(This article is from guest contributor Sarkoffagus and first appeared at http://classic-film-tv.blogspot.com/. The rating in the title is my own.)
Cabiria (Giulietta Masina) is spending a day with her boyfriend, Giorgio. When they approach a river, Giorgio snatches Cabiria’s purse and pushes the woman into the water. Cabiria is saved from drowning by several locals, but, refusing to believe that Giorgio has simply stolen her money, she returns to her home to find him. Such is the life of Cabiria, who earns her living as a prostitute. She endures hardship and heartbreak, maintaining a firm grasp on the notion that one day she will find a true companion, a generous and selfless man who will shower her with love.
Federico Fellini’s Nights of Cabiria (aka Le notte di Cabiria/1957) is sometimes viewed as a bleak, often depressing film. Cabiria suffers through life’s adversities, which is not always easy to watch, compounded by the fact that she seems naive and so desperate for affection. She encounters men who are disrespectful or self-centered. She wanders into situations which ultimately leave her embarrassed or humiliated. There are times when Cabiria is alone, inside her small house or walking the barren land just outside the city, and a sense of loneliness will betray the woman’s confidence.
But what makes Fellini’s movie anything but a tragedy is Cabiria herself. Despite a childlike exterior, Cabiria is undoubtedly experienced and intelligent. Rather than let herself become overwhelmed with sadness, she retains hope with a smile and a spring in her step. Soon after Giorgio’s treachery, Cabiria is on the streets with others in her profession, dancing to music. Even after another woman insinuates that Giorgio is her man and Cabiria attacks her, the woman’s fury does not linger, and before long, she’s once again dancing in the street. She sees the beauty in so many things, a woman who is proud of the tiny house that she owns and whose happiness cannot be washed away in the pouring rain. The title is certainly appropriate: as the night blankets everything in darkness, Cabiria stands there, forever shining brightly.
Masina, who was married to the director for many years until his death in 1993, was a tremendous actress and provides Nights of Cabiria with a beautiful and unforgettable performance. Many of Fellini’s films either contained a circus or were reminiscent of one, with a motley assortment of characters, each with his/her own distinctive qualities and in a world that had no choice but to embrace every single person. Masina, quite suitably, was much like a clown. She could move from comedy to tragedy with the greatest of ease, and her face was incredibly expressive. Her grins radiate with joy, and her frowns are shrouded in sorrow. Her character in an earlier Fellini film, La strada (1954), played a clown, but that attribute is clear even without the makeup.
In 1998, Nights of Cabiria was restored by Rialto Pictures and was re-released in theaters. In addition to improving the overall quality of the film’s images, a seven-minute sequence with a character usually referred to as “the man with the sack” was included. The previously cut scene involved Cabiria, walking home alone in the early morning, seeing the man pull up in his car. Curious, she watches as he brings food and clothing to people living in what looked to be holes (translated in the subtitles as “caves”). It enhances the film greatly, as Cabiria meets a charitable man who seems to represent what she desires. Likewise, one of the people in the caves is a former prostitute whom Cabiria recognizes, and the woman, once wealthy from the spoils of her profession, is the embodiment of what Cabiria fears.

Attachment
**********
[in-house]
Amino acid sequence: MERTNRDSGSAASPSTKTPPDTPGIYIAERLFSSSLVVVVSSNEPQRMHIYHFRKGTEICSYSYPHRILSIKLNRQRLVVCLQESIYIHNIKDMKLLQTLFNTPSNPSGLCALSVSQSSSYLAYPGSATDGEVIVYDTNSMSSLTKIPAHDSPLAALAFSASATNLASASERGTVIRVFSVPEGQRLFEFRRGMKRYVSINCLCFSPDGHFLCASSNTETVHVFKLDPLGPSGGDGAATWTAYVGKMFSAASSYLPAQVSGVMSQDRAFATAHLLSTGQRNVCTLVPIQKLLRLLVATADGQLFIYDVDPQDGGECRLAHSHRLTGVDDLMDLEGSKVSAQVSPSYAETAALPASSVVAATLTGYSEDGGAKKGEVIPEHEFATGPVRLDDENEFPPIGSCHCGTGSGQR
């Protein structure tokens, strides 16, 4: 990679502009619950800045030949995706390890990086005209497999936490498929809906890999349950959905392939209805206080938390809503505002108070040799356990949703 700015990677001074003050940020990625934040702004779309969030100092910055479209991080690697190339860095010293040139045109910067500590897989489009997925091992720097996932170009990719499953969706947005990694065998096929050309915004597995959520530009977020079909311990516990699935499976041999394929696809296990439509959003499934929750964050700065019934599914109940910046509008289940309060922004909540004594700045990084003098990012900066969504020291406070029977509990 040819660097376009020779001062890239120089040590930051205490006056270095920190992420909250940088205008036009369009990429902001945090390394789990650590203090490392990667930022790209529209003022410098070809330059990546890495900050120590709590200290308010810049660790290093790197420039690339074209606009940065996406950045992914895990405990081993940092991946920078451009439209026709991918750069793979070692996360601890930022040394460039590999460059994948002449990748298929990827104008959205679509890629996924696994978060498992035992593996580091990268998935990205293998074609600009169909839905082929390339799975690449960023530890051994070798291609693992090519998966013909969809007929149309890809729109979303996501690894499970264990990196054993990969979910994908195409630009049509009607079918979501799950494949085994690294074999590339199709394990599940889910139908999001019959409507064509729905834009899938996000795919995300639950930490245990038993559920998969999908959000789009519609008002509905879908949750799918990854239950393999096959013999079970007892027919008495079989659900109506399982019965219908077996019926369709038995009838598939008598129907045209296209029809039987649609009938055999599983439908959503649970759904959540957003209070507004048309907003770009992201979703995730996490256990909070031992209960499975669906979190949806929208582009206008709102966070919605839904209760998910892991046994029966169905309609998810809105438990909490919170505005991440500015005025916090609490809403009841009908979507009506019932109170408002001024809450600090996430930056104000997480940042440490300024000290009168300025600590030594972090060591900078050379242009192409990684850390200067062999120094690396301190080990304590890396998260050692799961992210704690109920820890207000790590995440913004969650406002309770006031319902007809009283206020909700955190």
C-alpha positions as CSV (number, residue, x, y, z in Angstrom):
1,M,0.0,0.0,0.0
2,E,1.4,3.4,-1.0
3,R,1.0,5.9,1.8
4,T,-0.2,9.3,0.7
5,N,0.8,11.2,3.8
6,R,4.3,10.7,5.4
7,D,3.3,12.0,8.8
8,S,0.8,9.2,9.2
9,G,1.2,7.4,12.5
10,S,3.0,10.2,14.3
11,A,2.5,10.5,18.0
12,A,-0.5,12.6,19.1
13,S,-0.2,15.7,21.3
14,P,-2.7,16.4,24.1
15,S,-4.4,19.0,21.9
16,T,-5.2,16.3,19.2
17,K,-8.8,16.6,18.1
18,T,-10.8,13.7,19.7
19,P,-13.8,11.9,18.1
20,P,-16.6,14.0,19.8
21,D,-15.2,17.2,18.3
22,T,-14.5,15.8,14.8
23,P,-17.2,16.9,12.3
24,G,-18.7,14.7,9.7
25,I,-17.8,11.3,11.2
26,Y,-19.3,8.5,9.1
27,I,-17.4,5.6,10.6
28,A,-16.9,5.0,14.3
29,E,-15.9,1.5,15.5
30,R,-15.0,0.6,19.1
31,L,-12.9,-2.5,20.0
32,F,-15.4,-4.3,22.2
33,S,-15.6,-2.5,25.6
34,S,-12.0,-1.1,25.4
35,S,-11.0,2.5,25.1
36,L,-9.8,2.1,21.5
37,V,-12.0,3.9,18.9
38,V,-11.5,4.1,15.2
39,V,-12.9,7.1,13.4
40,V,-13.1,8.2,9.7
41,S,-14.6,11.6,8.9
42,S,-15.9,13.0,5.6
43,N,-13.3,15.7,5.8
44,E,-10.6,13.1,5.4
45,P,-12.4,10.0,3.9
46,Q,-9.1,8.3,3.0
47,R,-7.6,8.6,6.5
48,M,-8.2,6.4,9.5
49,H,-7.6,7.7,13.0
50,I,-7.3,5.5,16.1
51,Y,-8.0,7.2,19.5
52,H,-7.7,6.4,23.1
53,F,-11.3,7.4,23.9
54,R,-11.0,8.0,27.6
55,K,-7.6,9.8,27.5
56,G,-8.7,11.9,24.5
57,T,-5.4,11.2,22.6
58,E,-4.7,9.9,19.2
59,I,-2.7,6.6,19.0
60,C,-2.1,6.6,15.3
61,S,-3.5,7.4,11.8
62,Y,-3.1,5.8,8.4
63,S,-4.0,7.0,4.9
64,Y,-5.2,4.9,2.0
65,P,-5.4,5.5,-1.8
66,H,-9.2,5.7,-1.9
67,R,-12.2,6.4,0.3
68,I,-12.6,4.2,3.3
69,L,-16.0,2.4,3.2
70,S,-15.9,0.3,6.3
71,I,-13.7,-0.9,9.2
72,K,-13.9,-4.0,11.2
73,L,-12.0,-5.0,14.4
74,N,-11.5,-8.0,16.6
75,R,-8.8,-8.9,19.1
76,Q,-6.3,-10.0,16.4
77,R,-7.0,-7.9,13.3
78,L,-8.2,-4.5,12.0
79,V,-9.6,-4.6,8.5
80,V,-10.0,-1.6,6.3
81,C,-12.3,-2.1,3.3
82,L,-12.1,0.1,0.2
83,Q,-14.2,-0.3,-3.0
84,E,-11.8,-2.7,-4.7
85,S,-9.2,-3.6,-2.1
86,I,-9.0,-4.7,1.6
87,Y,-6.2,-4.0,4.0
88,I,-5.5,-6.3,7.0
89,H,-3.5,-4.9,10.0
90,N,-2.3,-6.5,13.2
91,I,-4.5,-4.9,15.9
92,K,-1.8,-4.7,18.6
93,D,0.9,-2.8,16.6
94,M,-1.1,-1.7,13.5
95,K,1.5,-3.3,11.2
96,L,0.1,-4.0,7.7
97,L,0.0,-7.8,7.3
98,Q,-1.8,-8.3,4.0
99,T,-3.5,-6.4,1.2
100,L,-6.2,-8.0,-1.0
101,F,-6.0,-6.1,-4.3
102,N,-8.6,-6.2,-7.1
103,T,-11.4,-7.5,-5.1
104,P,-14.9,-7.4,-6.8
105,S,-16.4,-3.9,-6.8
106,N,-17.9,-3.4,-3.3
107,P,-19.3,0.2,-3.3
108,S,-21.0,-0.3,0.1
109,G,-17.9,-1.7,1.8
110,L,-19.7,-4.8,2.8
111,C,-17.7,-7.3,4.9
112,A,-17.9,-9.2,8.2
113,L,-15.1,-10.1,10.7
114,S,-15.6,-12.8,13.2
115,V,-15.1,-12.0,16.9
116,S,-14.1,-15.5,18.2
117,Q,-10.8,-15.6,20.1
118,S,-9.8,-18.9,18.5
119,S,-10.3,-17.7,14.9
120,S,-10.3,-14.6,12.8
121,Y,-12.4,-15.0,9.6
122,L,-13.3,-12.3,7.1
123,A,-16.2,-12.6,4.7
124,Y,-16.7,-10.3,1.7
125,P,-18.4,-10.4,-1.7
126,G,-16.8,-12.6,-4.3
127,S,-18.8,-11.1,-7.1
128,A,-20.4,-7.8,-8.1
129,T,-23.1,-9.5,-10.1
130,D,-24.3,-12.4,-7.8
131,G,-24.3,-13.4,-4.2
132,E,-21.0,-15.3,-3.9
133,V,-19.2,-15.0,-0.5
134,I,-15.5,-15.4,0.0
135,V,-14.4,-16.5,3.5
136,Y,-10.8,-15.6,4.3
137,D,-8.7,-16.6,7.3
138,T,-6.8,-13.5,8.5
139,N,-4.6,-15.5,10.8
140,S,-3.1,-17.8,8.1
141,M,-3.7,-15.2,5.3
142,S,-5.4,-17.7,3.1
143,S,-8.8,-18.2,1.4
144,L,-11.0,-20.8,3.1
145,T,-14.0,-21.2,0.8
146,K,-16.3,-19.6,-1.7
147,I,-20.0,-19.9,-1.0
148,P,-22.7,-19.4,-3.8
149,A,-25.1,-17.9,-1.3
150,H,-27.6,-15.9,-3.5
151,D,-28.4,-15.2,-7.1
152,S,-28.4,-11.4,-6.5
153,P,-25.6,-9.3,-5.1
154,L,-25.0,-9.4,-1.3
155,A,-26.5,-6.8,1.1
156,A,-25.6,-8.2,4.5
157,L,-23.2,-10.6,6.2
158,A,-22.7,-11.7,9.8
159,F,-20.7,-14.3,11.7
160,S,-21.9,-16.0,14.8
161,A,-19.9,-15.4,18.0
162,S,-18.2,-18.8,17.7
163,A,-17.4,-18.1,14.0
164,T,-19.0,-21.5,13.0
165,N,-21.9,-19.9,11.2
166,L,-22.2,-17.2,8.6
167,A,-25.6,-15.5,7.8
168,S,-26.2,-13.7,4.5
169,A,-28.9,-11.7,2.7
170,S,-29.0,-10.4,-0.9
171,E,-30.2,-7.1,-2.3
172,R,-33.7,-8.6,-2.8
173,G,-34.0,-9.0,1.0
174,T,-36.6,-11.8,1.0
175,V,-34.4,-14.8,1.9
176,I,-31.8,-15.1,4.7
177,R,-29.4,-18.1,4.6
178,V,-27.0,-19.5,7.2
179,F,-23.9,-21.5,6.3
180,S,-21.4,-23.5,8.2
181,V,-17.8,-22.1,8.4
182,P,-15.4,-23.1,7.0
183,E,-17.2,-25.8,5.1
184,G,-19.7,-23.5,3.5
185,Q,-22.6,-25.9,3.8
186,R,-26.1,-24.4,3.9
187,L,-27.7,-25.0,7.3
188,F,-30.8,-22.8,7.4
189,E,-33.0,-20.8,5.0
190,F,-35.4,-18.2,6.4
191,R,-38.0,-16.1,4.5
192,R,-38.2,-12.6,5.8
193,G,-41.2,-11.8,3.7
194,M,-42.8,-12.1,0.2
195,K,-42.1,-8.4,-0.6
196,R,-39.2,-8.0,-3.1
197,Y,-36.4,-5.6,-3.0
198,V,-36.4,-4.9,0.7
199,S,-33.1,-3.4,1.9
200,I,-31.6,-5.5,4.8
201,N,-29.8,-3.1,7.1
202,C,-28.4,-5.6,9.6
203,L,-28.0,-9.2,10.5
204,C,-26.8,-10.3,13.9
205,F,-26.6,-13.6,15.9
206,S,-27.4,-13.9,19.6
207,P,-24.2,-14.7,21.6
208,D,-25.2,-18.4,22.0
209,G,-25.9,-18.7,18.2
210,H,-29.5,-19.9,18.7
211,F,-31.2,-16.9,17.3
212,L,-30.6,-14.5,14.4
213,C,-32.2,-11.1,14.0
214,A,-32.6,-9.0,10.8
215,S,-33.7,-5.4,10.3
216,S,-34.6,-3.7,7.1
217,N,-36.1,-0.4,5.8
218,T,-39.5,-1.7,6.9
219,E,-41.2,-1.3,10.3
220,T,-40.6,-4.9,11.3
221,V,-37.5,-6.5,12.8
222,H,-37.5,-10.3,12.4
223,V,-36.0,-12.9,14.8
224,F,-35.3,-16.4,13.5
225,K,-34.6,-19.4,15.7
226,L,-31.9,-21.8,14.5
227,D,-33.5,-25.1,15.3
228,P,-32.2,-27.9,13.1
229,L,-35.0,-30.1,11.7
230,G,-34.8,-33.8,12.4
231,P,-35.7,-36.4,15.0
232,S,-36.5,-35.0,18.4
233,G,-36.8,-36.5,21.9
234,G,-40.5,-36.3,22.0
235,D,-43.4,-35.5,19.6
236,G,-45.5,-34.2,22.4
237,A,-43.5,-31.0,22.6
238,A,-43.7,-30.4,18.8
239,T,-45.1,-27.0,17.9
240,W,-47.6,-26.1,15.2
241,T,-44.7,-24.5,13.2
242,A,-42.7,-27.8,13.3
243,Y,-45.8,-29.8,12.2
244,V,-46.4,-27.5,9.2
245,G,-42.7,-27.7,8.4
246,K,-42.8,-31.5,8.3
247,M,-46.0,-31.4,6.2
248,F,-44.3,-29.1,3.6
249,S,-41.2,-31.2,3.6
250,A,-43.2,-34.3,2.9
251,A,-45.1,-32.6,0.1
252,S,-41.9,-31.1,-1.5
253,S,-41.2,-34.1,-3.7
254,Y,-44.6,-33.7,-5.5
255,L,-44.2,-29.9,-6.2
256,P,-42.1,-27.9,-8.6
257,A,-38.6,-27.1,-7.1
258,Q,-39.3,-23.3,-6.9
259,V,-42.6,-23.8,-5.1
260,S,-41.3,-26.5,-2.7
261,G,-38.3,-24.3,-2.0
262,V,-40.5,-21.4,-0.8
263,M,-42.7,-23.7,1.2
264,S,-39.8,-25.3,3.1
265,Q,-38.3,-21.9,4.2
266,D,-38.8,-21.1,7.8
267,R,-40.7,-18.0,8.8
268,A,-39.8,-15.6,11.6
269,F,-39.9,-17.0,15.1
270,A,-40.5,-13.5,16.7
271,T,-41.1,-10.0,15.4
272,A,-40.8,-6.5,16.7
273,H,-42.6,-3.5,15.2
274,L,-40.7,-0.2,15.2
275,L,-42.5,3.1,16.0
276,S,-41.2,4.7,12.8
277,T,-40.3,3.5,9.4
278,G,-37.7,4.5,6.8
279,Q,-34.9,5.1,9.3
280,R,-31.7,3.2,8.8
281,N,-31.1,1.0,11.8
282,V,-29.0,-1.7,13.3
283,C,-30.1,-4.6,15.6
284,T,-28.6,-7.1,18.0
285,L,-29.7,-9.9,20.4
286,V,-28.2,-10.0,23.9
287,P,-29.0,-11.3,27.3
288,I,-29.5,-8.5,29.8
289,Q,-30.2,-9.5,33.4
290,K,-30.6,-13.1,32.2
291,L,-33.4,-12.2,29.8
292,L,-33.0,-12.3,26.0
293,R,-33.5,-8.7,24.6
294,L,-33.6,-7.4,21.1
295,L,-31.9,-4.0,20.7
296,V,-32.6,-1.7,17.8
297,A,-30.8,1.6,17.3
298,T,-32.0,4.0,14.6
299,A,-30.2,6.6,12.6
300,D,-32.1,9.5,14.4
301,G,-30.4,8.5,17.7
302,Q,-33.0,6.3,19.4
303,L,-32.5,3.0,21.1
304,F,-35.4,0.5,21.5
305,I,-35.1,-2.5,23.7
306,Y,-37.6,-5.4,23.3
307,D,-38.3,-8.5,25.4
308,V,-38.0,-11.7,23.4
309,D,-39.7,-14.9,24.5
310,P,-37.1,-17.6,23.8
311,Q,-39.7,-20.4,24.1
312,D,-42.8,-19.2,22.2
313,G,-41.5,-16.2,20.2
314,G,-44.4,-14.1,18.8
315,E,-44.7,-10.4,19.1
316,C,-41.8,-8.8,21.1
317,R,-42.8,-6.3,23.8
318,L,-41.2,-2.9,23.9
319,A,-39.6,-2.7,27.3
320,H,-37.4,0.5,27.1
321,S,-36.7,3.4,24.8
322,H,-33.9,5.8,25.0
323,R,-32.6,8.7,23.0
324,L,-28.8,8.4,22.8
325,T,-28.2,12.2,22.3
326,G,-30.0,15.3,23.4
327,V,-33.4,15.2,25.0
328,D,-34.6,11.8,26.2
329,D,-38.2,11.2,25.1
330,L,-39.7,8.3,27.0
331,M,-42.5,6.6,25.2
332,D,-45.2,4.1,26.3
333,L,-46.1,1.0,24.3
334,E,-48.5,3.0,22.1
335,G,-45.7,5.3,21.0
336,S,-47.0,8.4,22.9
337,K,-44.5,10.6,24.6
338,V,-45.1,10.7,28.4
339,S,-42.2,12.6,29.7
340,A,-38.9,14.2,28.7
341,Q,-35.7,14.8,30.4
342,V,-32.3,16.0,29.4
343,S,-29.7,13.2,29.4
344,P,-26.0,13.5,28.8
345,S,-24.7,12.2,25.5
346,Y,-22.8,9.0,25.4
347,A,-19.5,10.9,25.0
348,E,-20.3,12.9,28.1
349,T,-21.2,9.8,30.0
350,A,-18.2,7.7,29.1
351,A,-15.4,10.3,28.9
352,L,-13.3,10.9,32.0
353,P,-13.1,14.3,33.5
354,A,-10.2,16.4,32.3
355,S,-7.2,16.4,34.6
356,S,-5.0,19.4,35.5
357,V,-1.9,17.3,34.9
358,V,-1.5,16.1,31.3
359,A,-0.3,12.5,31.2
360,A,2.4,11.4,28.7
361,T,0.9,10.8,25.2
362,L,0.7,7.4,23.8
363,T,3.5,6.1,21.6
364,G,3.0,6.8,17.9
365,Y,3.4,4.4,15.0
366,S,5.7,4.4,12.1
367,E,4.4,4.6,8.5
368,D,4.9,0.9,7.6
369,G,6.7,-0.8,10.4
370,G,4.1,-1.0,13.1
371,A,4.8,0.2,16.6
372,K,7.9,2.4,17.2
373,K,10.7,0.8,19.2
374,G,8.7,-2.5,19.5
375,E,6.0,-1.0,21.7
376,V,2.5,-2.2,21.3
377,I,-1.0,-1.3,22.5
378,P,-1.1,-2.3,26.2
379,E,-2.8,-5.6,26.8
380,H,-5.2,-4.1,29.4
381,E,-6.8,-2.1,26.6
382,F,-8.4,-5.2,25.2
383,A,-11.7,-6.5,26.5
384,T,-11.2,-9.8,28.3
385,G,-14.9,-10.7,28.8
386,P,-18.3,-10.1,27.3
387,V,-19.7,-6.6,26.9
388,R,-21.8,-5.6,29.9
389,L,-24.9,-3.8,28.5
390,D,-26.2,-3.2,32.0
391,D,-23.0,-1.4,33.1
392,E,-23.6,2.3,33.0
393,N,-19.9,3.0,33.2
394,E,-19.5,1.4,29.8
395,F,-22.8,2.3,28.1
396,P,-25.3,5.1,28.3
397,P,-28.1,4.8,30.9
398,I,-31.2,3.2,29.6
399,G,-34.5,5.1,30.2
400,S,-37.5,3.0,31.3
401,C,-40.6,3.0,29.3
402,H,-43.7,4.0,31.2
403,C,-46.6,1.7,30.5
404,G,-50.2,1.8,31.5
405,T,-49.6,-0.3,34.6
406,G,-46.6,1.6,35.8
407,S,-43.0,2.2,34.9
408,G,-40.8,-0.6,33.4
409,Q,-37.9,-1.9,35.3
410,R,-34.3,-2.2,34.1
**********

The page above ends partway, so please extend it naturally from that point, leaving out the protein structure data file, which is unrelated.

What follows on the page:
Nights of Cabiria won an Academy Award for Best Foreign Language Film, and Masina was awarded the Best Actress prize at the Cannes Film Festival and the Zulueta Prize at the San Sebastián International Film Festival held in Spain. Fellini was awarded the Best Foreign Language Film Oscar three additional times, for La strada, 8½ (1963), and Amarcord (1973). His actress wife was also nominated for a BAFTA for both La strada and Nights of Cabiria.
Nights of Cabiria editor Leo Catozzo, who had worked on other films with Fellini, designed and patented the CIR-Catozzo Self-Perforating Adhesive Tape Film Splicer (sometimes called the CIRO and/or guillotine splicer). He was awarded an Academy Award for Technical Achievement in 1990.
Federico Fellini had begun making films during the movement known as Italian Neorealism, which can essentially be defined as social commentary presented in a realistic manner (e.g., shooting on location, amateur performers, etc.). Certainly later in his career, Fellini moved beyond neorealism, with 8½ as a clear turning point, much more surreal than based in reality. However, even Fellini’s earlier movies rejected the notion of realism. There was a poetic and spiritual quality to his films, and this is prevalent in Nights of Cabiria. The film concludes with a violation of the fourth wall, a lyrical moment which gives the movie bittersweet closure, and just a little more sweet than bitter.